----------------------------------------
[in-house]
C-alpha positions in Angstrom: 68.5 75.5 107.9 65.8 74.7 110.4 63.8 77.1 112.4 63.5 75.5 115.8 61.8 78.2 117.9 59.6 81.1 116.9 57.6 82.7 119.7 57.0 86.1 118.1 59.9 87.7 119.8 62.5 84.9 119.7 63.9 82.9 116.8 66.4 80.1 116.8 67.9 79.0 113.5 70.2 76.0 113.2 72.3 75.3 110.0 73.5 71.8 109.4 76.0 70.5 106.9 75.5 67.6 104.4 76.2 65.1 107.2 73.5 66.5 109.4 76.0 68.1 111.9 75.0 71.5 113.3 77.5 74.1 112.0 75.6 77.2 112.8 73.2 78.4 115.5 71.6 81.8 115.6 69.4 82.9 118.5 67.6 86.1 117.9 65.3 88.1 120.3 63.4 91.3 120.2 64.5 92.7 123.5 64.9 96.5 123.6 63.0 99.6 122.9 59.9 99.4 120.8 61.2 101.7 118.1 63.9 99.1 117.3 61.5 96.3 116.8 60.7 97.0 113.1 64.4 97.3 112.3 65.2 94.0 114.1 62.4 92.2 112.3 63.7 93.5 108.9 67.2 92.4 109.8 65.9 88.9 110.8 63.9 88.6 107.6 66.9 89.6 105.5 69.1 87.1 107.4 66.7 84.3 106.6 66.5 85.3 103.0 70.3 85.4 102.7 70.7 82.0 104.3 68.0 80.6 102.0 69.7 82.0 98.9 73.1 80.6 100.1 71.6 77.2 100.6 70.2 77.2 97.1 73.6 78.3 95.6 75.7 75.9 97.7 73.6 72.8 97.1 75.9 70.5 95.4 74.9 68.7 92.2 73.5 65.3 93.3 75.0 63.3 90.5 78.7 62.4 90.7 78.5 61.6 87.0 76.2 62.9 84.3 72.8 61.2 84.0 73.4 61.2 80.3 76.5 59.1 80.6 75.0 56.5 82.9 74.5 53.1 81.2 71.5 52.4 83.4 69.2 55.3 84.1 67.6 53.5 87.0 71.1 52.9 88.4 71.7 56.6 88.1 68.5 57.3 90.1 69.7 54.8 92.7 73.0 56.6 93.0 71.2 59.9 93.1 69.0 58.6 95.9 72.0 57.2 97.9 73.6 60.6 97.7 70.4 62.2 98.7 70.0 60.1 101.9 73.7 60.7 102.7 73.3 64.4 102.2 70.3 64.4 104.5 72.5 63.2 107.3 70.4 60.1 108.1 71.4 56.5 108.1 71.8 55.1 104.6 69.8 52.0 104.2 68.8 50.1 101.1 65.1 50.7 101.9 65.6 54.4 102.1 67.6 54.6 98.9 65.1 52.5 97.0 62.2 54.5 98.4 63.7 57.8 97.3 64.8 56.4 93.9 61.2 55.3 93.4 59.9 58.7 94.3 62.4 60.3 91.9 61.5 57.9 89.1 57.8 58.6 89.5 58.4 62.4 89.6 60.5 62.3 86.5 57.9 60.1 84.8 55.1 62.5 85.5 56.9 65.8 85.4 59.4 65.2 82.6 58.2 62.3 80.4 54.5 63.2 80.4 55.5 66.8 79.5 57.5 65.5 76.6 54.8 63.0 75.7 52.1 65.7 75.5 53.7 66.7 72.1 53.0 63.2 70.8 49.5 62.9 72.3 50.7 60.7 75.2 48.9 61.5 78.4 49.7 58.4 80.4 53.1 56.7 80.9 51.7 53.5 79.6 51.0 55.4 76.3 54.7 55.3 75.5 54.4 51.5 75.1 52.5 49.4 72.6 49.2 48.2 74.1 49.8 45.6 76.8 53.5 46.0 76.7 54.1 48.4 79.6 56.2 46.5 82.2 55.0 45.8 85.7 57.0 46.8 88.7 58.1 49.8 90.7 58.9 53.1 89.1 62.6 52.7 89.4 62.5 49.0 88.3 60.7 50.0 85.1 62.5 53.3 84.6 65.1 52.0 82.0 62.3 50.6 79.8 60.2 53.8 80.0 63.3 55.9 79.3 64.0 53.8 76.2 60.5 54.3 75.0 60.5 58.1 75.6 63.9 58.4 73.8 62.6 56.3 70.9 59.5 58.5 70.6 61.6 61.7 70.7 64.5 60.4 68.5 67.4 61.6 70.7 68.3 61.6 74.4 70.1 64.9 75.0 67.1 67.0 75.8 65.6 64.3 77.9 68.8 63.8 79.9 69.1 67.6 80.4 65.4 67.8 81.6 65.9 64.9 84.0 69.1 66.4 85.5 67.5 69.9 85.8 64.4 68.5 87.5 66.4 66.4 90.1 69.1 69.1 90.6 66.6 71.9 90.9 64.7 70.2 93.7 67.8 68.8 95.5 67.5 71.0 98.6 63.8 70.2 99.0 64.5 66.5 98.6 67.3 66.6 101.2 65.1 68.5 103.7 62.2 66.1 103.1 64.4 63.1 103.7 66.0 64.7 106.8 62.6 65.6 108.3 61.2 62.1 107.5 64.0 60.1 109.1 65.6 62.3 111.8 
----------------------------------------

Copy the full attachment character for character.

[in-house]
C-alpha positions in Angstrom: 68.5 75.5 107.9 65.8 74.7 110.4 63.8 77.1 112.4 63.5 75.5 115.8 61.8 78.2 117.9 59.6 81.1 116.9 57.6 82.7 119.7 57.0 86.1 118.1 59.9 87.7 119.8 62.5 84.9 119.7 63.9 82.9 116.8 66.4 80.1 116.8 67.9 79.0 113.5 70.2 76.0 113.2 72.3 75.3 110.0 73.5 71.8 109.4 76.0 70.5 106.9 75.5 67.6 104.4 76.2 65.1 107.2 73.5 66.5 109.4 76.0 68.1 111.9 75.0 71.5 113.3 77.5 74.1 112.0 75.6 77.2 112.8 73.2 78.4 115.5 71.6 81.8 115.6 69.4 82.9 118.5 67.6 86.1 117.9 65.3 88.1 120.3 63.4 91.3 120.2 64.5 92.7 123.5 64.9 96.5 123.6 63.0 99.6 122.9 59.9 99.4 120.8 61.2 101.7 118.1 63.9 99.1 117.3 61.5 96.3 116.8 60.7 97.0 113.1 64.4 97.3 112.3 65.2 94.0 114.1 62.4 92.2 112.3 63.7 93.5 108.9 67.2 92.4 109.8 65.9 88.9 110.8 63.9 88.6 107.6 66.9 89.6 105.5 69.1 87.1 107.4 66.7 84.3 106.6 66.5 85.3 103.0 70.3 85.4 102.7 70.7 82.0 104.3 68.0 80.6 102.0 69.7 82.0 98.9 73.1 80.6 100.1 71.6 77.2 100.6 70.2 77.2 97.1 73.6 78.3 95.6 75.7 75.9 97.7 73.6 72.8 97.1 75.9 70.5 95.4 74.9 68.7 92.2 73.5 65.3 93.3 75.0 63.3 90.5 78.7 62.4 90.7 78.5 61.6 87.0 76.2 62.9 84.3 72.8 61.2 84.0 73.4 61.2 80.3 76.5 59.1 80.6 75.0 56.5 82.9 74.5 53.1 81.2 71.5 52.4 83.4 69.2 55.3 84.1 67.6 53.5 87.0 71.1 52.9 88.4 71.7 56.6 88.1 68.5 57.3 90.1 69.7 54.8 92.7 73.0 56.6 93.0 71.2 59.9 93.1 69.0 58.6 95.9 72.0 57.2 97.9 73.6 60.6 97.7 70.4 62.2 98.7 70.0 60.1 101.9 73.7 60.7 102.7 73.3 64.4 102.2 70.3 64.4 104.5 72.5 63.2 107.3 70.4 60.1 108.1 71.4 56.5 108.1 71.8 55.1 104.6 69.8 52.0 104.2 68.8 50.1 101.1 65.1 50.7 101.9 65.6 54.4 102.1 67.6 54.6 98.9 65.1 52.5 97.0 62.2 54.5 98.4 63.7 57.8 97.3 64.8 56.4 93.9 61.2 55.3 93.4 59.9 58.7 94.3 62.4 60.3 91.9 61.5 57.9 89.1 57.8 58.6 89.5 58.4 62.4 89.6 60.5 62.3 86.5 57.9 60.1 84.8 55.1 62.5 85.5 56.9 65.8 85.4 59.4 65.2 82.6 58.2 62.3 80.4 54.5 63.2 80.4 55.5 66.8 79.5 57.5 65.5 76.6 54.8 63.0 75.7 52.1 65.7 75.5 53.7 66.7 72.1 53.0 63.2 70.8 49.5 62.9 72.3 50.7 60.7 75.2 48.9 61.5 78.4 49.7 58.4 80.4 53.1 56.7 80.9 51.7 53.5 79.6 51.0 55.4 76.3 54.7 55.3 75.5 54.4 51.5 75.1 52.5 49.4 72.6 49.2 48.2 74.1 49.8 45.6 76.8 53.5 46.0 76.7 54.1 48.4 79.6 56.2 46.5 82.2 55.0 45.8 85.7 57.0 46.8 88.7 58.1 49.8 90.7 58.9 53.1 89.1 62.6 52.7 89.4 62.5 49.0 88.3 60.7 50.0 85.1 62.5 53.3 84.6 65.1 52.0 82.0 62.3 50.6 79.8 60.2 53.8 80.0 63.3 55.9 79.3 64.0 53.8 76.2 60.5 54.3 75.0 60.5 58.1 75.6 63.9 58.4 73.8 62.6 56.3 70.9 59.5 58.5 70.6 61.6 61.7 70.7 64.5 60.4 68.5 67.4 61.6 70.7 68.3 61.6 74.4 70.1 64.9 75.0 67.1 67.0 75.8 65.6 64.3 77.9 68.8 63.8 79.9 69.1 67.6 80.4 65.4 67.8 81.6 65.9 64.9 84.0 69.1 66.4 85.5 67.5 69.9 85.8 64.4 68.5 87.5 66.4 66.4 90.1 69.1 69.1 90.6 66.6 71.9 90.9 64.7 70.2 93.7 67.8 68.8 95.5 67.5 71.0 98.6 63.8 70.2 99.0 64.5 66.5 98.6 67.3 66.6 101.2 65.1 68.5 103.7 62.2 66.1 103.1 64.4 63.1 103.7 66.0 64.7 106.8 62.6 65.6 108.3 61.2 62.1 107.5 64.0 60.1 109.1 65.6 62.3 111.8 